Sometimes when I venture into Bloglandia, I come across postings on the fit-or-fat question. Of late, I have been finding some relatively strident comments from people I have dubbed the DOO, i.e., the Defenders of Obesity. I think I understand where these folks are coming from, and I can sympathize, but I would be remiss if I didn't offer that I believe their advocacy of such attitudes does more harm than good.
The gist of it is this: Society places too much value on appearances. (I agree.) What a person looks like is not the full measure of who they are. (No argument). There are some real questions as to whether health is that much affected by obesity. (I don't think there is any question here. Maybe genetics are more important to longevity, but there is no doubt that the quality of one's physical and emotion life are adversely affected by being obese.)
Therefore, the conclusion comes, it is okay for me to be obese, and I'm happy with it.
If, when you shuck all your clothes and stand in front of a full-length mirror in good lighting and you are mostly-happy with how you look, then I got nothing else to tell you. If, on the other hand, you aren't happy but are reconciled to it and accept it, that's not the same. (And I say "mostly-happy" because few of us can't see room for improvement standing in front of the mirror. How much work we are willing to do to get that is another matter.)
If there was a magic pill that had fewer side-effects than aspirin, cost a dollar, and by taking it you would become fit, attractive, and healthy, and stay that way for, oh, say, thirty or forty years, would you take it?
I have yet to meet anybody who is obese who, when asked this, wouldn't consider the idea. Most of the folks I know would jump at it.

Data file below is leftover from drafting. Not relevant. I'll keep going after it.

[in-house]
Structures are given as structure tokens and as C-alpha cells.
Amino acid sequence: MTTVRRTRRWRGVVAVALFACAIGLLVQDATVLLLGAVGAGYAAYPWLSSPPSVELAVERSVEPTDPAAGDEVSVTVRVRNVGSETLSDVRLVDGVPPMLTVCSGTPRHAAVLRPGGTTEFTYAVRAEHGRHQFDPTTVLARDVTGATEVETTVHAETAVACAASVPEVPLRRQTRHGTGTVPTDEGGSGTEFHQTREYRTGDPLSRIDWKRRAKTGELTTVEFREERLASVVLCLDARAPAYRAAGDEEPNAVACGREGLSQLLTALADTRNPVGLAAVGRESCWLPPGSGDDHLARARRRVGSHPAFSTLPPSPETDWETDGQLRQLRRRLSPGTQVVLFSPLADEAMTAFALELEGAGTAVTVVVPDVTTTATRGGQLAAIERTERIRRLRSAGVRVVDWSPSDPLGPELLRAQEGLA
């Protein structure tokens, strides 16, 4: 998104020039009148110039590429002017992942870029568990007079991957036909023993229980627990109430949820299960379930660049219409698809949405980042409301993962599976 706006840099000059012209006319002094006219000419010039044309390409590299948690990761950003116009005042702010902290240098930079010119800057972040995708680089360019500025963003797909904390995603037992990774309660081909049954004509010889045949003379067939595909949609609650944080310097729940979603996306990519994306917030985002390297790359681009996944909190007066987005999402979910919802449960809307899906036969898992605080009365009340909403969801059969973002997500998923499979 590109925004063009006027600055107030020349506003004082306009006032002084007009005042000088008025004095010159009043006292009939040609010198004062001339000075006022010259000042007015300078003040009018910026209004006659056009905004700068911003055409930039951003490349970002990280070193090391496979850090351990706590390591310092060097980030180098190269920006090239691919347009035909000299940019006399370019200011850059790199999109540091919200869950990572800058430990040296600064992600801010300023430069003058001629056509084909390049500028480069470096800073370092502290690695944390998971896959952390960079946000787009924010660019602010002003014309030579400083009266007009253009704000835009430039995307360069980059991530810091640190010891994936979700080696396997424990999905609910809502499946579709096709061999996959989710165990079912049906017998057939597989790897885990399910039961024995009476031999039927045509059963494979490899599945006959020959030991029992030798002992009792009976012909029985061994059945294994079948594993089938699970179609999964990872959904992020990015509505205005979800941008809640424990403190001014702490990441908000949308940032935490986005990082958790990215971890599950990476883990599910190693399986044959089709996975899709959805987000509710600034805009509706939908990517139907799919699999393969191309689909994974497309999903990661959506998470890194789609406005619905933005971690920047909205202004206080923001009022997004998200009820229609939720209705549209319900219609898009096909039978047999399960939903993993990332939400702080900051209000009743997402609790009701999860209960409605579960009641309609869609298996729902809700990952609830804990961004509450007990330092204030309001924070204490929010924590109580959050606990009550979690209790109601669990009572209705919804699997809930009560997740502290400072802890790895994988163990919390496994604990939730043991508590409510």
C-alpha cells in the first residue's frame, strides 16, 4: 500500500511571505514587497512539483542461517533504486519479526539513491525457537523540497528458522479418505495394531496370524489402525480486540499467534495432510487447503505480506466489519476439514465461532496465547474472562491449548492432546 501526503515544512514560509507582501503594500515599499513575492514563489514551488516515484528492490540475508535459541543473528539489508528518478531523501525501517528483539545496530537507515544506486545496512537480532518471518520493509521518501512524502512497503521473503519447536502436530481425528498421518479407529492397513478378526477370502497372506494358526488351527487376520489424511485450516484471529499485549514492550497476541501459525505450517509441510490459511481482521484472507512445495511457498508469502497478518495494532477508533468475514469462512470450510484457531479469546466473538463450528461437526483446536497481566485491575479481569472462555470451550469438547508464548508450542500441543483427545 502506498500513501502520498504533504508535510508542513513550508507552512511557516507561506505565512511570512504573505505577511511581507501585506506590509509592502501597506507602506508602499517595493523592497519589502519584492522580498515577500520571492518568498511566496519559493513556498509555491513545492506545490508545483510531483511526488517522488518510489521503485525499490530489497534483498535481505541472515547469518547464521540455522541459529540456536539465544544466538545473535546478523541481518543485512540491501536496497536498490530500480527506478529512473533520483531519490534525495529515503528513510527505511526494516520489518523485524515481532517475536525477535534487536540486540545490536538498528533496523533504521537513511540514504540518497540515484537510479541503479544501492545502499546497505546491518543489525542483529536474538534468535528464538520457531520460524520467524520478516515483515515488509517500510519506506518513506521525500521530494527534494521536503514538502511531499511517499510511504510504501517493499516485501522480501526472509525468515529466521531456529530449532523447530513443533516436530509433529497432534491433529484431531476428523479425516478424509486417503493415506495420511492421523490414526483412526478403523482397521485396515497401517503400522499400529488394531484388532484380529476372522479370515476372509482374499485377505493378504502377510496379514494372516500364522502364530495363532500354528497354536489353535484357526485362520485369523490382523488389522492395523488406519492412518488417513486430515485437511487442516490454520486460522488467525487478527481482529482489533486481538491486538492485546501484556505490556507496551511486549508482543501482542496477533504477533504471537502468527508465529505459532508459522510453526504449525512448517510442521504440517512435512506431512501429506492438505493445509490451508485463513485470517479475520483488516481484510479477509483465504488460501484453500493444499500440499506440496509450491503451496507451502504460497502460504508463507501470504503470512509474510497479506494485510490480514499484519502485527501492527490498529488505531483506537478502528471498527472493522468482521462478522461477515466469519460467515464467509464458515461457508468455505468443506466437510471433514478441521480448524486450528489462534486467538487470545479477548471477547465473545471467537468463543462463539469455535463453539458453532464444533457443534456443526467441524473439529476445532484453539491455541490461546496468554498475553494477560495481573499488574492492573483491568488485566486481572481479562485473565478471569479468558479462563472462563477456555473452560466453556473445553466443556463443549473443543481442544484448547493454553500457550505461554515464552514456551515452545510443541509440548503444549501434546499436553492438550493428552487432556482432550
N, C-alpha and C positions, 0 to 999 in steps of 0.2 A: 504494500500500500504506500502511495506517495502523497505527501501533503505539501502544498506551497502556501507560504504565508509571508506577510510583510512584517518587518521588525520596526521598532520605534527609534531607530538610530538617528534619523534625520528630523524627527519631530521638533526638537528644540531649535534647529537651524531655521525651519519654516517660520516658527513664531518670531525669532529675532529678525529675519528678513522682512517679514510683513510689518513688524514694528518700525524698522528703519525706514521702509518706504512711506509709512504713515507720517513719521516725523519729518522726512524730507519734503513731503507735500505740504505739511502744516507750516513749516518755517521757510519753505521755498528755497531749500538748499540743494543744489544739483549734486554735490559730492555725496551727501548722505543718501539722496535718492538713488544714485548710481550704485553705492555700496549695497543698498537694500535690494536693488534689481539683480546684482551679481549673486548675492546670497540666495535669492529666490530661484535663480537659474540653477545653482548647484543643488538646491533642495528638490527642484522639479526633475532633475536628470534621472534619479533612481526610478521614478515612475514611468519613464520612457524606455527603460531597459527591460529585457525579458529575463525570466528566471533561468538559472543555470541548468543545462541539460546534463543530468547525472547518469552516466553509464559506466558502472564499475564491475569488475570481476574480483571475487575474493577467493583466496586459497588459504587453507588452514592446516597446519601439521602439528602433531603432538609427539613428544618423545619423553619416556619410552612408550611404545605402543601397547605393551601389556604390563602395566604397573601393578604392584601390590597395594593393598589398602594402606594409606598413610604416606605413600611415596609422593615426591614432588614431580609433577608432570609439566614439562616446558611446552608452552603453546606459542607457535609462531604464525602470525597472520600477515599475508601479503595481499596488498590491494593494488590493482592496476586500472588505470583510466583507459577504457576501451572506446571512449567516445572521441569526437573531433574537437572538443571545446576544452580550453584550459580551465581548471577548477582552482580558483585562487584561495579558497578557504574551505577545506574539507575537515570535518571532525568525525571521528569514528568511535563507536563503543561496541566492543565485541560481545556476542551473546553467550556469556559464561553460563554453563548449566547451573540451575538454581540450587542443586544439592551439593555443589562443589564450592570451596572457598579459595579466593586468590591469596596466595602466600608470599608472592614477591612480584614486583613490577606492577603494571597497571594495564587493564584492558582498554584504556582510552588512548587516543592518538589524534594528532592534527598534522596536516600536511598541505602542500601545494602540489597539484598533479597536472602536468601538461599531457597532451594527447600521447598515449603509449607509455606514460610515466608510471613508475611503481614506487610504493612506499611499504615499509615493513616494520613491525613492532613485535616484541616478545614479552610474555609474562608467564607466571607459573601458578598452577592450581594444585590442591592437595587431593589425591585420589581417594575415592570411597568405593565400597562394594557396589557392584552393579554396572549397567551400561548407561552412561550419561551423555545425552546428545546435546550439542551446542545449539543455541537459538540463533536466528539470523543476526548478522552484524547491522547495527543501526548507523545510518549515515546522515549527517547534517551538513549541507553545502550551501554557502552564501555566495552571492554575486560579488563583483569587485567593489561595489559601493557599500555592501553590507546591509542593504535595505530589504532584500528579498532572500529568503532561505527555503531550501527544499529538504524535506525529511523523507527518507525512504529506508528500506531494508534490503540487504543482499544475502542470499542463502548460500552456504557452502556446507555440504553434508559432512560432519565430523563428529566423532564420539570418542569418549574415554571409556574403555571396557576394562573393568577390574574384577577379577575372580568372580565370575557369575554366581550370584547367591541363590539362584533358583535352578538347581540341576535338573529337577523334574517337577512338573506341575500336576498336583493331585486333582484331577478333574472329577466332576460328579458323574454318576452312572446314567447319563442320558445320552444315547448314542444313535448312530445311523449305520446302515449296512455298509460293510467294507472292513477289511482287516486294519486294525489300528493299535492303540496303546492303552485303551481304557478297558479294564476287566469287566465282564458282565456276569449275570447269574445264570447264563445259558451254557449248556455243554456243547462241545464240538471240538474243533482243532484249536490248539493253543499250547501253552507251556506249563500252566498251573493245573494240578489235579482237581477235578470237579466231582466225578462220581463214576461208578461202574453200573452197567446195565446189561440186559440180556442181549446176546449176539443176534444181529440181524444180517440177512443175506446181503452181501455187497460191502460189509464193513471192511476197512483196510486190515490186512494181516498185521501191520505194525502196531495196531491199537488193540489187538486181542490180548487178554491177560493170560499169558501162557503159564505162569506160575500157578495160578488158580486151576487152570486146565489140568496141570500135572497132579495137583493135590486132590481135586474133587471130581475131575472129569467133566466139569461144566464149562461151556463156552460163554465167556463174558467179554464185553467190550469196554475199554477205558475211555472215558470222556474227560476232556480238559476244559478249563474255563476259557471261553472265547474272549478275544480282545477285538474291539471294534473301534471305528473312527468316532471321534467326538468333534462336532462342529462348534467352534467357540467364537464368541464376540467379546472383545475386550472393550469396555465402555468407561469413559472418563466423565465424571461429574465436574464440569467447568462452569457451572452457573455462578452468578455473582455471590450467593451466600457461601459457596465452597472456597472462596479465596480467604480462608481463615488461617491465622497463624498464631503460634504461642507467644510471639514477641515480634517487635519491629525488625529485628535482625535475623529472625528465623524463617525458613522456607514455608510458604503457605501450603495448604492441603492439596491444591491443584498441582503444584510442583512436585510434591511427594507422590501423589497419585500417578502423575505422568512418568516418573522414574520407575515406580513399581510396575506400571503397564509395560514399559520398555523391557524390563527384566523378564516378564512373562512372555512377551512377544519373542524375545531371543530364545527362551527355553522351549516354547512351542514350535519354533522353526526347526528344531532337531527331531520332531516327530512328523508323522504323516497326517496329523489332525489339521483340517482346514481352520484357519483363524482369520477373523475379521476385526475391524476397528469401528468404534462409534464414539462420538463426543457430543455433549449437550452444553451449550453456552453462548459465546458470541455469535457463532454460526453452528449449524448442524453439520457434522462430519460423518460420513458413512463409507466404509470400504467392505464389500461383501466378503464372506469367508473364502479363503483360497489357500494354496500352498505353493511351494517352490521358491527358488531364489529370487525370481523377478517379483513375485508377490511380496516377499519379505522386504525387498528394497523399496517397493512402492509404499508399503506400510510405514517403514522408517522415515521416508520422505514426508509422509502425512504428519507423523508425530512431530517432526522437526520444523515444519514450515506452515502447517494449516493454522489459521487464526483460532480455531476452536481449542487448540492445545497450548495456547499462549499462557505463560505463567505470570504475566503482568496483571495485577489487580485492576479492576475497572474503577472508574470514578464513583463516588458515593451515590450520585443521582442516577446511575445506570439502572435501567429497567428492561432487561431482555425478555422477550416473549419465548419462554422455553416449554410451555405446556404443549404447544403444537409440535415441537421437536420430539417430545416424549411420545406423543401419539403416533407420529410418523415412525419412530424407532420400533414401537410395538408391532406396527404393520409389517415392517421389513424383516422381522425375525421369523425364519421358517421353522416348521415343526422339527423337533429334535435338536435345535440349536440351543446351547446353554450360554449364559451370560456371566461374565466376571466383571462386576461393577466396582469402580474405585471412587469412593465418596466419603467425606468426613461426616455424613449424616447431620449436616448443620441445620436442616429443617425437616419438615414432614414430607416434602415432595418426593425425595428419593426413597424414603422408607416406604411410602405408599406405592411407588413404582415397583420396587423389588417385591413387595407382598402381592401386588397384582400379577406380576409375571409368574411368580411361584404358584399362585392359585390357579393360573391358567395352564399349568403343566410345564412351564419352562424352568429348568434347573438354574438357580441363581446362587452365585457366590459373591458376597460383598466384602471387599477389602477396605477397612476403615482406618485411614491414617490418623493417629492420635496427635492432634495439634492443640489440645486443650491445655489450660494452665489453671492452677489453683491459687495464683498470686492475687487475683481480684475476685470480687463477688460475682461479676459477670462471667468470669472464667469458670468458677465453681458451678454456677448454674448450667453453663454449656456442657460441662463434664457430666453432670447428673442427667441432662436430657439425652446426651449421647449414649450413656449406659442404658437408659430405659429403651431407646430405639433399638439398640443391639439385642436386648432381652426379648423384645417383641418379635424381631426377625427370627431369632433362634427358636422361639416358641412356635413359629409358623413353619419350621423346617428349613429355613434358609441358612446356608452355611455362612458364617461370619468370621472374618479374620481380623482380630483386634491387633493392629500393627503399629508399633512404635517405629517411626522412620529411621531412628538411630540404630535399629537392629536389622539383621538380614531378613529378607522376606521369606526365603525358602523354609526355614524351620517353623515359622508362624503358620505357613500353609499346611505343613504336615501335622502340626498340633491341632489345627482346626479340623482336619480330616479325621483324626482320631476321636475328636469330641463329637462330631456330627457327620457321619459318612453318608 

There is such a pill, but it costs a lot more than a dollar. Eating right and exercising does the trick, but it requires a lot of sweat equity and time.
Most of the DOO people to whom I've talked are long-time warriors in the War Against the Avoirdupois. After years or decades of struggling with diets and exercise, they have had enough. They've left the battlefield, and fuck it.
It is their choice, and I don't blame them for it. One measures, one weighs the benefits versus cost, and one elects an option. No problem.
Where I run into trouble is with the notion that the grapes of fitness are sour anyway, and rationalizing it thus allows them to feel better about themselves.
Don't want to fight the war, that's cool, but the goal is still valid, and offering that it isn't for others is wrong.
Sophie Tucker has a line, "I've been rich and I've been poor; believe me, Honey, rich is better."
I feel that way about health and fitness. You don't have to be a fanatic about it, up at dawn every day and working out for three hours -- as in most things, moderation is the ticket. But because you've elected to walk away from the war doesn't mean that it isn't worth fighting.